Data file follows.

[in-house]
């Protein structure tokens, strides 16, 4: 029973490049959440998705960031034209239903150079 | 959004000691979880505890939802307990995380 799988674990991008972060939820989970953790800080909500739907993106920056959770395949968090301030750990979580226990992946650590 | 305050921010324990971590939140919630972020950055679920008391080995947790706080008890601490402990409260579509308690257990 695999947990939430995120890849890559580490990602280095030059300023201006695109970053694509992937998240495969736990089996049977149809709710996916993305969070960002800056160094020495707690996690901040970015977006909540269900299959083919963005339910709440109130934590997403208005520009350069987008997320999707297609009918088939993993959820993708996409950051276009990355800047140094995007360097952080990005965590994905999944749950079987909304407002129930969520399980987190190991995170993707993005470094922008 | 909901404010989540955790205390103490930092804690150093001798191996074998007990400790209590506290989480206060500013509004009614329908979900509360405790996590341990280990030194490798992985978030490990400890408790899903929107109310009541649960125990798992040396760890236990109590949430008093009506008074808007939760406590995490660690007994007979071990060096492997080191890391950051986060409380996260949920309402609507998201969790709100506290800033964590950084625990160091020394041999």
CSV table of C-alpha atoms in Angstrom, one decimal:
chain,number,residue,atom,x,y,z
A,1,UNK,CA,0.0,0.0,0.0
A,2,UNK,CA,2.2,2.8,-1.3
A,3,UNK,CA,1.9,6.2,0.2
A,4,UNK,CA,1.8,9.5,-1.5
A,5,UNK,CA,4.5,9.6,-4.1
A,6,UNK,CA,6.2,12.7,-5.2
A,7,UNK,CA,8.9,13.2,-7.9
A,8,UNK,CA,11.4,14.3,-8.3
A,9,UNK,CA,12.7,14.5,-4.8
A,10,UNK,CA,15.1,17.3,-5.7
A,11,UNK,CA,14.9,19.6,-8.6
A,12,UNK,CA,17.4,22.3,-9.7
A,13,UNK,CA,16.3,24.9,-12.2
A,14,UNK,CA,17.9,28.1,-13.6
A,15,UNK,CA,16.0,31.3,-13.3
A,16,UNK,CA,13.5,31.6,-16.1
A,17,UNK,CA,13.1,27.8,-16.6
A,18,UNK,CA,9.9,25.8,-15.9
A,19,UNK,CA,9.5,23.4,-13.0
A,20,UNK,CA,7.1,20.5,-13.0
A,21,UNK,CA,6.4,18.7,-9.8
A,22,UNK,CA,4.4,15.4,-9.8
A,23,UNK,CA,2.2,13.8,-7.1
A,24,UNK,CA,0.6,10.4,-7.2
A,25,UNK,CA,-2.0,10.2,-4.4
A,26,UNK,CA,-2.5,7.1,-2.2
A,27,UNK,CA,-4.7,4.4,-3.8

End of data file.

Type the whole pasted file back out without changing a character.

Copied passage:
[in-house]
């Protein structure tokens, strides 16, 4: 029973490049959440998705960031034209239903150079 | 959004000691979880505890939802307990995380 799988674990991008972060939820989970953790800080909500739907993106920056959770395949968090301030750990979580226990992946650590 | 305050921010324990971590939140919630972020950055679920008391080995947790706080008890601490402990409260579509308690257990 695999947990939430995120890849890559580490990602280095030059300023201006695109970053694509992937998240495969736990089996049977149809709710996916993305969070960002800056160094020495707690996690901040970015977006909540269900299959083919963005339910709440109130934590997403208005520009350069987008997320999707297609009918088939993993959820993708996409950051276009990355800047140094995007360097952080990005965590994905999944749950079987909304407002129930969520399980987190190991995170993707993005470094922008 | 909901404010989540955790205390103490930092804690150093001798191996074998007990400790209590506290989480206060500013509004009614329908979900509360405790996590341990280990030194490798992985978030490990400890408790899903929107109310009541649960125990798992040396760890236990109590949430008093009506008074808007939760406590995490660690007994007979071990060096492997080191890391950051986060409380996260949920309402609507998201969790709100506290800033964590950084625990160091020394041999």
CSV table of C-alpha atoms in Angstrom, one decimal:
chain,number,residue,atom,x,y,z
A,1,UNK,CA,0.0,0.0,0.0
A,2,UNK,CA,2.2,2.8,-1.3
A,3,UNK,CA,1.9,6.2,0.2
A,4,UNK,CA,1.8,9.5,-1.5
A,5,UNK,CA,4.5,9.6,-4.1
A,6,UNK,CA,6.2,12.7,-5.2
A,7,UNK,CA,8.9,13.2,-7.9
A,8,UNK,CA,11.4,14.3,-8.3
A,9,UNK,CA,12.7,14.5,-4.8
A,10,UNK,CA,15.1,17.3,-5.7
A,11,UNK,CA,14.9,19.6,-8.6
A,12,UNK,CA,17.4,22.3,-9.7
A,13,UNK,CA,16.3,24.9,-12.2
A,14,UNK,CA,17.9,28.1,-13.6
A,15,UNK,CA,16.0,31.3,-13.3
A,16,UNK,CA,13.5,31.6,-16.1
A,17,UNK,CA,13.1,27.8,-16.6
A,18,UNK,CA,9.9,25.8,-15.9
A,19,UNK,CA,9.5,23.4,-13.0
A,20,UNK,CA,7.1,20.5,-13.0
A,21,UNK,CA,6.4,18.7,-9.8
A,22,UNK,CA,4.4,15.4,-9.8
A,23,UNK,CA,2.2,13.8,-7.1
A,24,UNK,CA,0.6,10.4,-7.2
A,25,UNK,CA,-2.0,10.2,-4.4
A,26,UNK,CA,-2.5,7.1,-2.2
A,27,UNK,CA,-4.7,4.4,-3.8